Seoul may have paid part of Hanoi summit bill

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Seoul may have paid part of Hanoi summit bill

U.S. President Donald J. Trump, right, and North Korean leader Kim Jong-un, left, at the start of their second meeting at the U.S.-North Korea summit in the Sofitel Legend Metropole hotel in Hanoi, Vietnam, on Feb. 28, 2019. [EPA/YONHAP]

U.S. President Donald J. Trump, right, and North Korean leader Kim Jong-un, left, at the start of their second meeting at the U.S.-North Korea summit in the Sofitel Legend Metropole hotel in Hanoi, Vietnam, on Feb. 28, 2019. [EPA/YONHAP]

Seoul may have helped Pyongyang cover the costs of its summit with Washington in Hanoi in 2019, according to multiple sources in the Korean government.  
 
“There is talk within some political circles that the South Korean government paid a part of the Hanoi summit expenses of North Korean leader Kim Jong-un and his delegation,” a source told the JoongAng Ilbo on Sunday. “They allege that the funds were procured through the National Intelligence Service [NIS].”
 
The South may have paid $400,000 to $500,000, according to another source, a senior-ranking official who took part in the preparation for the summit in Vietnam.
 
“A significant portion of the cost of the meeting was borne by the Vietnamese government, but some had to be borne by North Korea, and the South Korean government may have paid it,” the source said.
 
“Given the North’s previous track record of demanding some form of monetary return for taking part in an international summit, such rumors are not surprising,” said another source.  
 
North Korean leader Kim held two summits with U.S. President Donald Trump – the first in Singapore in June 2018 and the second in Hanoi, Vietnam, in February 2019.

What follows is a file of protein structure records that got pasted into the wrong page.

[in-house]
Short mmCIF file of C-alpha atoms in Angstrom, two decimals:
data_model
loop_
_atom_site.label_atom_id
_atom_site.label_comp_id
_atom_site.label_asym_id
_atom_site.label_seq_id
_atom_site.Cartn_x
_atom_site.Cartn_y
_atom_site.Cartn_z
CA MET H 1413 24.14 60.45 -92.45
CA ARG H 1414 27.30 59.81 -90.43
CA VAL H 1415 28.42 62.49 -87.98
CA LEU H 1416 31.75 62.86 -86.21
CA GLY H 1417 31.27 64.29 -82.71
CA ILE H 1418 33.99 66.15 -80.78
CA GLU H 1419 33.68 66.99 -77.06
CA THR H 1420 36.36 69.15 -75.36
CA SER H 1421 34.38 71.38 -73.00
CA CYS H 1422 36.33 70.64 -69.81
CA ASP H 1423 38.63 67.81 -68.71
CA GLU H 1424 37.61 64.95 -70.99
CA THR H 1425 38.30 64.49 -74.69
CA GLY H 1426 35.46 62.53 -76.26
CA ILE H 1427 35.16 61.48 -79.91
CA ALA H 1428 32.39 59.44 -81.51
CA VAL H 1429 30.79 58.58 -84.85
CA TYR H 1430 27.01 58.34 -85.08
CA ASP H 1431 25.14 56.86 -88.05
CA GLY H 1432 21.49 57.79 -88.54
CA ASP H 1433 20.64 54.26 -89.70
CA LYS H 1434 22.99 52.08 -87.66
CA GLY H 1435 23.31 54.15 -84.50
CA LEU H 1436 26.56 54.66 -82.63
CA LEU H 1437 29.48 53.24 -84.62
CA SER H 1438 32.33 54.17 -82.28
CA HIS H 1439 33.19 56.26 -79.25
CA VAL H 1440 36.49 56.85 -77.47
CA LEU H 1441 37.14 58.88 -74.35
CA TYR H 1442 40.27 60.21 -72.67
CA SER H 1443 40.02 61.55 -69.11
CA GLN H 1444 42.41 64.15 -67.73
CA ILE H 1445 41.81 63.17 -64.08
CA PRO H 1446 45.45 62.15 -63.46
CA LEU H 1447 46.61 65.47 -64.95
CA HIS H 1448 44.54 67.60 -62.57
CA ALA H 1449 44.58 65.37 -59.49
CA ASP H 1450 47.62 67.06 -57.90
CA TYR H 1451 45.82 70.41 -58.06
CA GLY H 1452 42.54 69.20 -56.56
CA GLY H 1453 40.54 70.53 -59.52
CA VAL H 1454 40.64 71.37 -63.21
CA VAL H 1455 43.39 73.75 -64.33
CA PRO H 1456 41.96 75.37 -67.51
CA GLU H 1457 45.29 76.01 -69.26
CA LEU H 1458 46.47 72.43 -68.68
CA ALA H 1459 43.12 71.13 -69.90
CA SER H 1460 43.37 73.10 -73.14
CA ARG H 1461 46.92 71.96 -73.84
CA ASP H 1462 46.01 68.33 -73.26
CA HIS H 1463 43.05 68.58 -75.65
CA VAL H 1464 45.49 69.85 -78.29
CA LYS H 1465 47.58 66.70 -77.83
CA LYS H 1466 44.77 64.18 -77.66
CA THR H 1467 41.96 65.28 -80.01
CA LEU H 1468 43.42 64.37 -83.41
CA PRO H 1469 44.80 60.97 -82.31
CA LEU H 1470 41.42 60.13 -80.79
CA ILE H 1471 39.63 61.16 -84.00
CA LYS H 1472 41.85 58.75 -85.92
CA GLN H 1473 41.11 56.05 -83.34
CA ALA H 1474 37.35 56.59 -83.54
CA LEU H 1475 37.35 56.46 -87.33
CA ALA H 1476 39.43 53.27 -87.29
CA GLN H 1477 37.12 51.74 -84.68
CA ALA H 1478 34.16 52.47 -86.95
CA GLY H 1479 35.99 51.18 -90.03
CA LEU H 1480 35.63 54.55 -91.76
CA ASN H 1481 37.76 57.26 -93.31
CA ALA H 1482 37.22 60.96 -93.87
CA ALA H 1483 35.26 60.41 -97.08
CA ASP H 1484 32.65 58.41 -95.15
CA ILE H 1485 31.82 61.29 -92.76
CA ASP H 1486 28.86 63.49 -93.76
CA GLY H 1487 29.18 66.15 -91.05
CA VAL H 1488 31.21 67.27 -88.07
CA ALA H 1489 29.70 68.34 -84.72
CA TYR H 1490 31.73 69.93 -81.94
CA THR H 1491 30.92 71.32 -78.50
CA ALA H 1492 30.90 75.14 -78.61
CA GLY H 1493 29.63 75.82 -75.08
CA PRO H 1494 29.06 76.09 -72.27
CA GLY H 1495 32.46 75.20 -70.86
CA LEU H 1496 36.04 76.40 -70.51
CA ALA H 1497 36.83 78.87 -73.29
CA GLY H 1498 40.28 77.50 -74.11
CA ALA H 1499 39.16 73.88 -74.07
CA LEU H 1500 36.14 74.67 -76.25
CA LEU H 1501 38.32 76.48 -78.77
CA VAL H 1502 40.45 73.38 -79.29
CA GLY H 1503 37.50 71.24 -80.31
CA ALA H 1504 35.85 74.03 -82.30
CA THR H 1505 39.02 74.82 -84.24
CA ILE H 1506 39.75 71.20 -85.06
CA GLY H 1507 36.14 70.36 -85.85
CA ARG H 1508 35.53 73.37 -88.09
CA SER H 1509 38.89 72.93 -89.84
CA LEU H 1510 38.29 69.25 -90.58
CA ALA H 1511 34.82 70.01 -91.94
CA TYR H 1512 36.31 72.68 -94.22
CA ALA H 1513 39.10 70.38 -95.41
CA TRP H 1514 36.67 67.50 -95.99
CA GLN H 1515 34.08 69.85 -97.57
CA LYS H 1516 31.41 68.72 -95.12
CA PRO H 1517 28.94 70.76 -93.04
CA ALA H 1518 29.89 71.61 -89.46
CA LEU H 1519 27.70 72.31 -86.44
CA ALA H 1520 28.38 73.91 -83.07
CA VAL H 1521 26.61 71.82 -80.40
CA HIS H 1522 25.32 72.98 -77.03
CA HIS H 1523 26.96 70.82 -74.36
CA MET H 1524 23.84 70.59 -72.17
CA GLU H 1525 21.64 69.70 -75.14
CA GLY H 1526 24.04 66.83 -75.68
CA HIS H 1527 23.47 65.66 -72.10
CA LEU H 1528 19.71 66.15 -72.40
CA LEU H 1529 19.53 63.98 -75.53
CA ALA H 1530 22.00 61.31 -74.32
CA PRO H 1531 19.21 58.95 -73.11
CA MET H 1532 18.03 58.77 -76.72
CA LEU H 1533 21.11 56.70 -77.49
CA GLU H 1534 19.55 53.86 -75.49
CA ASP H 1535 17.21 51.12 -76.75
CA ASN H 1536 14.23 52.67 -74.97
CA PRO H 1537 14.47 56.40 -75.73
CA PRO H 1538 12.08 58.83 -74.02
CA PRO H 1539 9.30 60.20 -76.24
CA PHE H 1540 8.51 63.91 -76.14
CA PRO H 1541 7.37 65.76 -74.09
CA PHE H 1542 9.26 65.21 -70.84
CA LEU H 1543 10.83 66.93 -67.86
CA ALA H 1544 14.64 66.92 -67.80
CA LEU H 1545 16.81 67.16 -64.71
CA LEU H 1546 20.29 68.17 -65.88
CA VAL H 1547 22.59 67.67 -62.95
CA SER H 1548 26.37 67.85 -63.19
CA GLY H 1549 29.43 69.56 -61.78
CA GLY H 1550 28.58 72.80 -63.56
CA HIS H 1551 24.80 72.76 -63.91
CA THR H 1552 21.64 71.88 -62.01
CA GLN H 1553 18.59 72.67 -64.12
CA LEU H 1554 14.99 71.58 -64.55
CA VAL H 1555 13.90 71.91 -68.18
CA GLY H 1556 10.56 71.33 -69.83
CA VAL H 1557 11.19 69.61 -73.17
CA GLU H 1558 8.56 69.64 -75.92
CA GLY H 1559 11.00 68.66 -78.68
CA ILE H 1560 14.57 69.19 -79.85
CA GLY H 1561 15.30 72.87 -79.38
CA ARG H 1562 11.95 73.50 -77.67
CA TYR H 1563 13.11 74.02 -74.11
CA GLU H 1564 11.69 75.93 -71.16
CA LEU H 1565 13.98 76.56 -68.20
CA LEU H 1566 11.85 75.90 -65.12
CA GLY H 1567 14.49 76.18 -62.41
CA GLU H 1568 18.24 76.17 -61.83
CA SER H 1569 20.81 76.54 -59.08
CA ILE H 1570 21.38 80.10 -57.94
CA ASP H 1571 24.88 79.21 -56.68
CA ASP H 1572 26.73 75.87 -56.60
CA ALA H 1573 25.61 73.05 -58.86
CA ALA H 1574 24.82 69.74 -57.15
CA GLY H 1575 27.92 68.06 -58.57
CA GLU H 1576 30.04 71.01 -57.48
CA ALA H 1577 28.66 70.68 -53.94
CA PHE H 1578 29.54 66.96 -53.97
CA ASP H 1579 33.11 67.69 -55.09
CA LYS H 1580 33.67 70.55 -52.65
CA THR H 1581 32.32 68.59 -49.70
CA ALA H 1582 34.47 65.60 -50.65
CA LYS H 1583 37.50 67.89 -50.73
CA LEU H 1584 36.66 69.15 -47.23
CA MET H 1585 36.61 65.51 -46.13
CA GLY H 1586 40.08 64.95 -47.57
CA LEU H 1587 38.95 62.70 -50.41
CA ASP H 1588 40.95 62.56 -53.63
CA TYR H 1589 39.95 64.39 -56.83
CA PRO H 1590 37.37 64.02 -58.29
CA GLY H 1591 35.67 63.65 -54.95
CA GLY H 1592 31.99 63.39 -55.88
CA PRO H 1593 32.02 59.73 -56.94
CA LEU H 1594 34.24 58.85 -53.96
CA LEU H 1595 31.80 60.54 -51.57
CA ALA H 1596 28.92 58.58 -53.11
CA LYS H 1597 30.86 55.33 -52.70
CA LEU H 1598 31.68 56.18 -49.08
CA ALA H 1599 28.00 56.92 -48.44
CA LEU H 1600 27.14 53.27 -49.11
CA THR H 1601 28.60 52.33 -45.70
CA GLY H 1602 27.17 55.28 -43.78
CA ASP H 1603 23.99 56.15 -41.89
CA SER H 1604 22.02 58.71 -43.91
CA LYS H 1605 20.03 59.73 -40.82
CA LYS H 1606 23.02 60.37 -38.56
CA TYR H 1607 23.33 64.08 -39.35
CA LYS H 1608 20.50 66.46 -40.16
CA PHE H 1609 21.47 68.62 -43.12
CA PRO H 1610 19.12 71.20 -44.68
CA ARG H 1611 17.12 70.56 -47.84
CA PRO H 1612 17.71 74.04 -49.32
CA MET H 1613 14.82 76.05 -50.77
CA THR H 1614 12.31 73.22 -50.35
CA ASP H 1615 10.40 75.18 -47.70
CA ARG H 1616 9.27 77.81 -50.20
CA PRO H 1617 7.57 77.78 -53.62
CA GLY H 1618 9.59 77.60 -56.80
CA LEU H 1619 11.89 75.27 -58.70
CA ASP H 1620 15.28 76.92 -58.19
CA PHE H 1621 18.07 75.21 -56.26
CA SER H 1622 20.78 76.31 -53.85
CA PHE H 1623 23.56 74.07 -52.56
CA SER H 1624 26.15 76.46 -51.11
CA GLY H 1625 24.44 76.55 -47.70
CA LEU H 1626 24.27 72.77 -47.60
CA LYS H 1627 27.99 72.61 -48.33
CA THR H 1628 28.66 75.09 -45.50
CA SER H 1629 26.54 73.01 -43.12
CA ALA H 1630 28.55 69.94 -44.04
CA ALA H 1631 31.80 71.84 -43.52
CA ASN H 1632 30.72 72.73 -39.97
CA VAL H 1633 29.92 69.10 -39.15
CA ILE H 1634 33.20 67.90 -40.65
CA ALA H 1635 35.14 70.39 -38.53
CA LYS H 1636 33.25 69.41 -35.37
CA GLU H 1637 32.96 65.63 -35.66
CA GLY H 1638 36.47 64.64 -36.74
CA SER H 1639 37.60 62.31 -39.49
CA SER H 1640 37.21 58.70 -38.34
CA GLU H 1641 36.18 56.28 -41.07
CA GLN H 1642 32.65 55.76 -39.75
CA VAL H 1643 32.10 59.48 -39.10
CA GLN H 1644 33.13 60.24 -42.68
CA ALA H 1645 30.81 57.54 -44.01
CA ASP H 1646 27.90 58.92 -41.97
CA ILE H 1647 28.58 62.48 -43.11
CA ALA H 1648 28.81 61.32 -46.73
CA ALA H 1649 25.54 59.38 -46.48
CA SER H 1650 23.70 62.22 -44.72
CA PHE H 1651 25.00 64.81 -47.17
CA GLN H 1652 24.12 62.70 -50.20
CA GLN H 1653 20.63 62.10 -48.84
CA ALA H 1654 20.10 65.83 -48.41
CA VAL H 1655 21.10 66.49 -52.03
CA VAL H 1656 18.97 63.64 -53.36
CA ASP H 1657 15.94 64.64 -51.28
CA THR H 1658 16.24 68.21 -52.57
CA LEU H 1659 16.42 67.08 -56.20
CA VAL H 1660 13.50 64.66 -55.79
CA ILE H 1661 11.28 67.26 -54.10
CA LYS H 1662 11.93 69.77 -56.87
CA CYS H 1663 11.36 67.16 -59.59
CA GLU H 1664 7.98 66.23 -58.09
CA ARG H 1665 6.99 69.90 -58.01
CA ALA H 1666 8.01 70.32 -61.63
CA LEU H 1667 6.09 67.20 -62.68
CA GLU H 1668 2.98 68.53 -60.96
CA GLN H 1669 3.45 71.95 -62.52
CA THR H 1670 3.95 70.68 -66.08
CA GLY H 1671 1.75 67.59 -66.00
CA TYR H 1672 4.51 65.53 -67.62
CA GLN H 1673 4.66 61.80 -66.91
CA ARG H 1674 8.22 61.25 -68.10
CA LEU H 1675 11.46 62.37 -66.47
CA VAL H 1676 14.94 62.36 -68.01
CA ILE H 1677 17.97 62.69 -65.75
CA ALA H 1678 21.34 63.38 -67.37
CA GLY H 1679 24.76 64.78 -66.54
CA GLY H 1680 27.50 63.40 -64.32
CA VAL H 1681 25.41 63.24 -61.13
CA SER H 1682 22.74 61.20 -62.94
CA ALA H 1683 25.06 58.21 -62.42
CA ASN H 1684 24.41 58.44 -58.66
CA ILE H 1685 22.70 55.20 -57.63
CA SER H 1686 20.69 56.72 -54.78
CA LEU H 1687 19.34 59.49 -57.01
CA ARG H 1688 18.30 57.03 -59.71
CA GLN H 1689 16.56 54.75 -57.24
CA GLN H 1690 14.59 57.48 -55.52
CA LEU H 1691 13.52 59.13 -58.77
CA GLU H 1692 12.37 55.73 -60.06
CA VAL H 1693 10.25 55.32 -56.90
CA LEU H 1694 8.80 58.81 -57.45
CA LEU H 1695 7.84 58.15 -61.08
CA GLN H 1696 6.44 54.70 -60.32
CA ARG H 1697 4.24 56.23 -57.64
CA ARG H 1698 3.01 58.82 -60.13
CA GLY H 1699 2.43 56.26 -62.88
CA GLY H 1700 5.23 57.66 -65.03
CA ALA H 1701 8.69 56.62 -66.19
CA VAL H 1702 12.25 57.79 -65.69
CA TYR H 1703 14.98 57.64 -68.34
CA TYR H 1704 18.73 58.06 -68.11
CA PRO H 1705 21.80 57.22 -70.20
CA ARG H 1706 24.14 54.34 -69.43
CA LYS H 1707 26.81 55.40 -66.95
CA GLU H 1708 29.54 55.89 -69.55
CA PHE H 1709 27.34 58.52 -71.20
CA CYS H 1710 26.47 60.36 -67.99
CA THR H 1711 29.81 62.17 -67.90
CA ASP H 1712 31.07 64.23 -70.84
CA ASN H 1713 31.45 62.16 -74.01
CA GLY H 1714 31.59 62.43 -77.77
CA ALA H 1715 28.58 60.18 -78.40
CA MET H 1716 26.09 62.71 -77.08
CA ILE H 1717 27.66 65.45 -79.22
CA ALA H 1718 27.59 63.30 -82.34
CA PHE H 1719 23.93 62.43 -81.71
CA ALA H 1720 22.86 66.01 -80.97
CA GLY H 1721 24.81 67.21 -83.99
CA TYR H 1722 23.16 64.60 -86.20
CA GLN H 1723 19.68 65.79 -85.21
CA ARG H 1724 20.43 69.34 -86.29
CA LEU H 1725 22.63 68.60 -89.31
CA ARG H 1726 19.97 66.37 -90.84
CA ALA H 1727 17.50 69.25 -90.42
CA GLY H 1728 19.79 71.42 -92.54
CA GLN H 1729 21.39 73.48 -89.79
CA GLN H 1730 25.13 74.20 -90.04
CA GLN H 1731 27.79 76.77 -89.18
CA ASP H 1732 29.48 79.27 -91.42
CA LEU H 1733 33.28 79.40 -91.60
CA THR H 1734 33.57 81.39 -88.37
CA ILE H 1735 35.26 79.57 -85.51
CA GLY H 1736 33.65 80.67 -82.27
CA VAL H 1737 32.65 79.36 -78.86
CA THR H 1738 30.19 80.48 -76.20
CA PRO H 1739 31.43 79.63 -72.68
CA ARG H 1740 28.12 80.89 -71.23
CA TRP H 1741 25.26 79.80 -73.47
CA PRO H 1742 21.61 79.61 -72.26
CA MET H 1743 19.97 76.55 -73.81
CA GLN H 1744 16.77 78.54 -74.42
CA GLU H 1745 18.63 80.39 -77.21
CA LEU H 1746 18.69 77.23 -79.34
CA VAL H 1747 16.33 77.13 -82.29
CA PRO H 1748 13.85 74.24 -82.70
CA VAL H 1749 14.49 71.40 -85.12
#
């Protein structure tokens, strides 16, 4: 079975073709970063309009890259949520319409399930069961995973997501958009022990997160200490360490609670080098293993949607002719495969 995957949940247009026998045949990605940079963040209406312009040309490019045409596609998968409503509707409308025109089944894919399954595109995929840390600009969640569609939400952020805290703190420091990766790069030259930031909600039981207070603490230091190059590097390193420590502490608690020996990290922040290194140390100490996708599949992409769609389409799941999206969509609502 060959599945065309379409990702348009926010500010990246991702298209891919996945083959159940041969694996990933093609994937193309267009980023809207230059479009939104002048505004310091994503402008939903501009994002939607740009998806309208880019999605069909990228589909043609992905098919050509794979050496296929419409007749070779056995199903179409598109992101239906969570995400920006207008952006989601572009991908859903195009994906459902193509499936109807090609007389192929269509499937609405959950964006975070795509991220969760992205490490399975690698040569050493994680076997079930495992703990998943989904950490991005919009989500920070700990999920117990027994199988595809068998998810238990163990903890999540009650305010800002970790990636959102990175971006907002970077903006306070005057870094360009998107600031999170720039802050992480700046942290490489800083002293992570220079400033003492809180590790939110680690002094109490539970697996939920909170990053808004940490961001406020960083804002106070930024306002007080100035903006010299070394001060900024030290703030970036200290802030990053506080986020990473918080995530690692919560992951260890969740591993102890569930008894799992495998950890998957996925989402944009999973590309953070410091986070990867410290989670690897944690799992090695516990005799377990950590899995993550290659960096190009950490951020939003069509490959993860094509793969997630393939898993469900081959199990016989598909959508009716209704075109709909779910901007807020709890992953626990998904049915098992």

For the first, Singapore made an official invitation to Kim to visit the country, and paid for the expenses of his visit. Before the summit took place, Singapore’s Prime Minister Lee Hsien Loong announced the expected costs to be around $20 million and said the country was “willing to pay” it to contribute to an international event. Afterward, Singapore's government announced that it spent $16.3 million on the summit.
 
For the second summit, Kim was again invited as a guest of the Vietnamese government, but Hanoi never announced how much Kim’s visit cost or how much it covered.  
 
When the JoongAng Ilbo got in touch with the NIS regarding the allegation that the South Korean government helped the North cover some costs of that summit, an official denied knowledge of it.
 
But another source, known to be close to the Moon administration, said that the NIS has a designated fund it can use “without keeping tabs on where the money was used,” and that this could have been used “to encourage the North to come forth to join the summit in Hanoi.”
 
National Security Advisor Suh Hoon, who was NIS chief at the time of the summit, could not be reached for comment as of press time Monday.
 
If the allegation is true, the South Korean government may have to answer questions on whether such a payment was in violation of international sanctions against North Korea.
 
Officials in the Moon administration denied the allegation.
 
“It doesn’t make sense that the South Korean government would cover the costs of the North Korean government,” said Youn Kun-young, a ruling Democratic Party legislator who was a presidential secretary during the Hanoi summit. “It’s just out of the question.”  
 
Some sources argued that even if the allegation were true, the payment wouldn’t be illegal.
 
“This would be a cost that the government bore legally, as part of its diplomatic efforts with the North,” an official known to be close to the Moon administration told the JoongAng Ilbo. “This is a completely different case from the $400 million cash-for-summit scandal.”
 
After the first inter-Korean summit of 2000, it was revealed that Hyundai Group paid $450 million to Pyongyang to arrange the summit. Eight government officials, including NIS head Park Jie-won, who was a special envoy of President Kim Dae-jung to arrange the summit, were convicted of helping the Hyundai Group pay for the summit. He was pardoned in 2007 by President Roh Moo-hyun.

BY KANG TAE-HWA, ESTHER CHUNG [chung.juhee@joongang.co.kr]
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